- GAPS/SCD/Autoimmune Paleo Protocol and Low FODMAPS
I first stumbled upon GAPS then to SCD then to AIP. (Here’s the article that convinced me to go on AIP and low FODMAPS.) Let me state first that I don’t strictly follow these diets. These diets are very restrictive and have its benefits for those with more serious illness concerns. I only follow parts of it because (1) I don’t have the resources to go all out on these diets, (2) I don’t want to be too picky when I go out to dine with people, and (3) this is what felt right for my body.
With that said, there are certain cornerstones to these diets that I will outline here.
1. Avoid gluten, dairy, refined sugar and vegetable oil.
This means no bread, no pasta, no pizza. Anything that uses white flour. Some say white rice is ok, but white rice is mostly just sugar. No sweets or chocolates. No cow’s milk. Vegetable oil is hard to avoid especially if you go out to eat. So I’m not too strict about this.
2. Bone broth
This is very important as it contains nutrients and gelatin that help rebuild gut lining. Best to use probiotic free-range chicken, sea caught fish and grass-fed beef.
3. Probiotics or fermented foods
Yogurt, kefir, kombucha, kimchi. Remember, you want to repopulate the good bacteria in your gut. Homemade ones are the best as you can control the fermentation process. Store-bought ones may contain more sugar and ingredients/preservatives than you’d want and who knows how long it’s only been fermented for. For yogurt, it has to be fermented for at least 24 hours as it uses dairy. I make kombucha. There are good and bad reviews on this. As with anything, proceed with caution.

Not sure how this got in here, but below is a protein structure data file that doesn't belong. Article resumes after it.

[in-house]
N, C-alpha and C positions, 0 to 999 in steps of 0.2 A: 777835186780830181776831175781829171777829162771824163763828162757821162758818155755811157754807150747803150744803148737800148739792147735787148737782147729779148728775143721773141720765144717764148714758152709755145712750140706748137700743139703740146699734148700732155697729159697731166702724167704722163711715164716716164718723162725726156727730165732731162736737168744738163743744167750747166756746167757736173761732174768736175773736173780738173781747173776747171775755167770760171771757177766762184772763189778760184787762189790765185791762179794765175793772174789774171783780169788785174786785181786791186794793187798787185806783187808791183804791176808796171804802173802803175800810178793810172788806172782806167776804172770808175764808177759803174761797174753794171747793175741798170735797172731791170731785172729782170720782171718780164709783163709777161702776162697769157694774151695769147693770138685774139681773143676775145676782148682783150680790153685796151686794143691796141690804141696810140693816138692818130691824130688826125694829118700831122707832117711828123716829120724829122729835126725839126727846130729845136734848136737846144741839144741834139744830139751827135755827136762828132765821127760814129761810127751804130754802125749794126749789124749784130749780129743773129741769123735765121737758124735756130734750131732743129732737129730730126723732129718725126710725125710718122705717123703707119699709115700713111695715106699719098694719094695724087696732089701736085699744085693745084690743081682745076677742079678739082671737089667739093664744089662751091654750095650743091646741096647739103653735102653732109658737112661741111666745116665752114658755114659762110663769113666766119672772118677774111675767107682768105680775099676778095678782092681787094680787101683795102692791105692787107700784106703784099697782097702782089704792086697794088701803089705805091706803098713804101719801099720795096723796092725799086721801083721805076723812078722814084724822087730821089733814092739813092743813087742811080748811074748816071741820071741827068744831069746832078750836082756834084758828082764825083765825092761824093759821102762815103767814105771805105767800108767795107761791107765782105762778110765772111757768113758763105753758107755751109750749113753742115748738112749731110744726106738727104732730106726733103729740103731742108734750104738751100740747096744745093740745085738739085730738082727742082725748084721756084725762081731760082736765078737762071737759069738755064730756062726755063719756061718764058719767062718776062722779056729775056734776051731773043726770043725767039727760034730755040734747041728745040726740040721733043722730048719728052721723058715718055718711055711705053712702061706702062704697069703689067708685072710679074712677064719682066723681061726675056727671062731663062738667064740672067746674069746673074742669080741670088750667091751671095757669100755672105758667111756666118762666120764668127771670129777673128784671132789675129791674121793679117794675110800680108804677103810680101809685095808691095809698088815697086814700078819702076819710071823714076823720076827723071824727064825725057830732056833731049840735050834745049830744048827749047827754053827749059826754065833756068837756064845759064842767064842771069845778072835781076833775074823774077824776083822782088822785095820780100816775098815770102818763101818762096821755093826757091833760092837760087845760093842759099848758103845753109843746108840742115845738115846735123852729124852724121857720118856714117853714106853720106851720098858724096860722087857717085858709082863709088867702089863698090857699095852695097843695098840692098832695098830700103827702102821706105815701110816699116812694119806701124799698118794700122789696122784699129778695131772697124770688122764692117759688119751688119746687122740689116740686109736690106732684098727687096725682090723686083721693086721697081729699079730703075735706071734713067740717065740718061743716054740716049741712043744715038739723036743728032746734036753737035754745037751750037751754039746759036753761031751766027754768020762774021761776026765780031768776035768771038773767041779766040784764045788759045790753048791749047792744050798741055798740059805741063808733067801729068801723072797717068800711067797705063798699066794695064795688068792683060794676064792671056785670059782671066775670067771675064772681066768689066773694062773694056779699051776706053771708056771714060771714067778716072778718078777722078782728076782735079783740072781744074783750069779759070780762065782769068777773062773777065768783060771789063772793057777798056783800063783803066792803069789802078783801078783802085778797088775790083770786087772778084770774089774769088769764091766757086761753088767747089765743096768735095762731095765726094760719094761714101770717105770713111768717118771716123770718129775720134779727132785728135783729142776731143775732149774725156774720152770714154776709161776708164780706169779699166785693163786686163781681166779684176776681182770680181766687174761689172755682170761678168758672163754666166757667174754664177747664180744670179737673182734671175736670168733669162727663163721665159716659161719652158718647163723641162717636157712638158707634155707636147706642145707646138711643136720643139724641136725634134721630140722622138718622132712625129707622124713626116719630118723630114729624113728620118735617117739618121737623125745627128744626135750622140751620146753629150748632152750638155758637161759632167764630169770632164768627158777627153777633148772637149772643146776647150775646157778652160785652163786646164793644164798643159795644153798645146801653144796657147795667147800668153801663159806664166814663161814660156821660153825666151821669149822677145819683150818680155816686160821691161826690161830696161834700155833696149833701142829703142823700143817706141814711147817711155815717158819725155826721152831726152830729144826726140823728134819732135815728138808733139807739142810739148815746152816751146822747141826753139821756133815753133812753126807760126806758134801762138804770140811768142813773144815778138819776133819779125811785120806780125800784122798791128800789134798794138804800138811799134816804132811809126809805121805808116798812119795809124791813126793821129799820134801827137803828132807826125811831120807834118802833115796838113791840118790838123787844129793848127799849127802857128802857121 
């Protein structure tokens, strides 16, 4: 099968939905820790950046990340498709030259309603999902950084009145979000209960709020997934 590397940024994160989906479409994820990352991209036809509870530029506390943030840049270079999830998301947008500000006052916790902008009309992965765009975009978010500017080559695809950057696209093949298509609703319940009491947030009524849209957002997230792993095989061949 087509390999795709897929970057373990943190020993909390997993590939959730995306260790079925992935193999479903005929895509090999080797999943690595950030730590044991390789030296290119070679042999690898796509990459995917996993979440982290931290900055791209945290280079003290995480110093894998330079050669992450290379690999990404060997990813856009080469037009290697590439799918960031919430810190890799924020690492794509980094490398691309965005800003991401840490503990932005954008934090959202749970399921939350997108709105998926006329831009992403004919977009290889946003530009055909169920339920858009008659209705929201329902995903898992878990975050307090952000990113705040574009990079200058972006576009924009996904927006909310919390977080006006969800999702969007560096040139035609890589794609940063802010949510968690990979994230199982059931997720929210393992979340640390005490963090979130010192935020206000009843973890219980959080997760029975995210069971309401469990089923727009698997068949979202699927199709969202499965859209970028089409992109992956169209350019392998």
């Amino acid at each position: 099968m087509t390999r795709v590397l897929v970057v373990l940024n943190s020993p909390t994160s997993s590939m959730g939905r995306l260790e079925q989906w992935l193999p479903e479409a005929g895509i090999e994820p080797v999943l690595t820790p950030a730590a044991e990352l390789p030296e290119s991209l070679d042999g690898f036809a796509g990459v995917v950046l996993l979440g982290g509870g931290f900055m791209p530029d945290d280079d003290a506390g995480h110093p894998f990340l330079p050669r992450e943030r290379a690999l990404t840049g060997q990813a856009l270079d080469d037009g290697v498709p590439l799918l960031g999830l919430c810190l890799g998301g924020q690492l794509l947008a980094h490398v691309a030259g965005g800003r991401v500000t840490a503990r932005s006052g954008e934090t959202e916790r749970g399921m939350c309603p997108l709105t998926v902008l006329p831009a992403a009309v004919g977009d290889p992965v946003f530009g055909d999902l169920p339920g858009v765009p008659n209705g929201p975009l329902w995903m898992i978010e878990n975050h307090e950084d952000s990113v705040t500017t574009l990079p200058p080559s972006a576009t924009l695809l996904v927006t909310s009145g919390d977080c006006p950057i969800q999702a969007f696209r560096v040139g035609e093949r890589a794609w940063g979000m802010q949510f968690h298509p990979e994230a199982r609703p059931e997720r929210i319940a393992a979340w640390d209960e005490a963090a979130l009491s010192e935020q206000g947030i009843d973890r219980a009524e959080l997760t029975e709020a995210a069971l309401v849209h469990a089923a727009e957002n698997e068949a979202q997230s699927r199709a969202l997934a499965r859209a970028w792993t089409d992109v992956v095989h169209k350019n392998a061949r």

4. Avoid processed foods
Anything that goes through too much process. This goes for junk food, soft drinks, powdered juices, fast food, canned and anything instant. The idea is to eat raw and fresh. The less chemicals, the better. Thus the organic movement. Read the ingredients label. Here’s a link on what ingredients to avoid.
5. Greens, greens, greens and a whole lot of vegetables
Nothing beats getting our daily required vitamins and minerals direct from the source. Whether cooked or raw, you want to balance your meals with the right amount of carbs, proteins and vegetables. The more colorful, the better. And go organic. Pesticides used on plants will find its way into your system. But if due to budget constraints, traditionally farmed vegetables can be washed with vinegar. And if your resources only allow between organic vegetables or organic meat, go with organic vegetables as animals have their own way of processing chemicals/antibiotics.
Going on this diet is not permanent (although it will benefit long-term health). At present, acne may also be a result of food triggers or allergies. That is not to say that you will always be allergic to that food, but the idea is to eat/avoid foods that will allow the effective and efficient rehabilitation of your gut so that it can in turn gain back its ability to process and digest that certain food.
If you don’t immediately see any results, just stick with it. It takes 3-4 months before your body can completely release built-up toxins or chemicals. You may even experience a “die-off” effect in between, wherein it gets worse before it gets better. I know I did. It may also reach a point when nothing is improving anymore. JUST STICK WITH IT. Don’t be discouraged.
Next stop, will discuss the supplements that I’m taking.
Disclaimer: I am not a Certified/Professional Healthcare Practitioner. All of this is based on my own personal research and trial-error on what worked for me. Do your own research, consult a healthcare professional if you wish and LISTEN TO YOUR BODY. I can’t stress that enough.